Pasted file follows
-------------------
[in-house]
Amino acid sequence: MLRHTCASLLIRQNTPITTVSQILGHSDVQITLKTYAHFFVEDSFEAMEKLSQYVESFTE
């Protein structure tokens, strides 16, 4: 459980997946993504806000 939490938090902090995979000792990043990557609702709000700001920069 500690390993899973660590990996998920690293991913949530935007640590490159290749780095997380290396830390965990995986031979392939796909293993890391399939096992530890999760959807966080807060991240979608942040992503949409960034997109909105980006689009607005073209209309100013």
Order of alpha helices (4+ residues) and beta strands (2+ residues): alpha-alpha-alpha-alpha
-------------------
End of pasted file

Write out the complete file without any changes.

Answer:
[in-house]
Amino acid sequence: MLRHTCASLLIRQNTPITTVSQILGHSDVQITLKTYAHFFVEDSFEAMEKLSQYVESFTE
């Protein structure tokens, strides 16, 4: 459980997946993504806000 939490938090902090995979000792990043990557609702709000700001920069 500690390993899973660590990996998920690293991913949530935007640590490159290749780095997380290396830390965990995986031979392939796909293993890391399939096992530890999760959807966080807060991240979608942040992503949409960034997109909105980006689009607005073209209309100013």
Order of alpha helices (4+ residues) and beta strands (2+ residues): alpha-alpha-alpha-alpha